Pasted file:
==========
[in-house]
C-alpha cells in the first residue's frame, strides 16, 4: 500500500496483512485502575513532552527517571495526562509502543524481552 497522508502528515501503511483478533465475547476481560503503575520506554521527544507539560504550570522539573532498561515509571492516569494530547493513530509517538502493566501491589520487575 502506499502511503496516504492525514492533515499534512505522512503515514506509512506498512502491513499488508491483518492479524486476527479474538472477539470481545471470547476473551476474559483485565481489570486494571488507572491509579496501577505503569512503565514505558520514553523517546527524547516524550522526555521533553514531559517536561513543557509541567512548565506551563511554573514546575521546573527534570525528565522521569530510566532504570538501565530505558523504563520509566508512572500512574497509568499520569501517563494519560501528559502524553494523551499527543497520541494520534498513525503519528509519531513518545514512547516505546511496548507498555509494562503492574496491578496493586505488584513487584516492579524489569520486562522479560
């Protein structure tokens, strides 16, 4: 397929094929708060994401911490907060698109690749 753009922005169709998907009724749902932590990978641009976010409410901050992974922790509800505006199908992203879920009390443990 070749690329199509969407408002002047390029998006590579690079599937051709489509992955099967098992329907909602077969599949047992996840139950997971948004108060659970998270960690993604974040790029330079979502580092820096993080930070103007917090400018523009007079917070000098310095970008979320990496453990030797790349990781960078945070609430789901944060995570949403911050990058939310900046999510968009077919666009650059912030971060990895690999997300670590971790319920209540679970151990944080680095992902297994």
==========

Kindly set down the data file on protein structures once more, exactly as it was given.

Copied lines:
[in-house]
C-alpha cells in the first residue's frame, strides 16, 4: 500500500496483512485502575513532552527517571495526562509502543524481552 497522508502528515501503511483478533465475547476481560503503575520506554521527544507539560504550570522539573532498561515509571492516569494530547493513530509517538502493566501491589520487575 502506499502511503496516504492525514492533515499534512505522512503515514506509512506498512502491513499488508491483518492479524486476527479474538472477539470481545471470547476473551476474559483485565481489570486494571488507572491509579496501577505503569512503565514505558520514553523517546527524547516524550522526555521533553514531559517536561513543557509541567512548565506551563511554573514546575521546573527534570525528565522521569530510566532504570538501565530505558523504563520509566508512572500512574497509568499520569501517563494519560501528559502524553494523551499527543497520541494520534498513525503519528509519531513518545514512547516505546511496548507498555509494562503492574496491578496493586505488584513487584516492579524489569520486562522479560
């Protein structure tokens, strides 16, 4: 397929094929708060994401911490907060698109690749 753009922005169709998907009724749902932590990978641009976010409410901050992974922790509800505006199908992203879920009390443990 070749690329199509969407408002002047390029998006590579690079599937051709489509992955099967098992329907909602077969599949047992996840139950997971948004108060659970998270960690993604974040790029330079979502580092820096993080930070103007917090400018523009007079917070000098310095970008979320990496453990030797790349990781960078945070609430789901944060995570949403911050990058939310900046999510968009077919666009650059912030971060990895690999997300670590971790319920209540679970151990944080680095992902297994």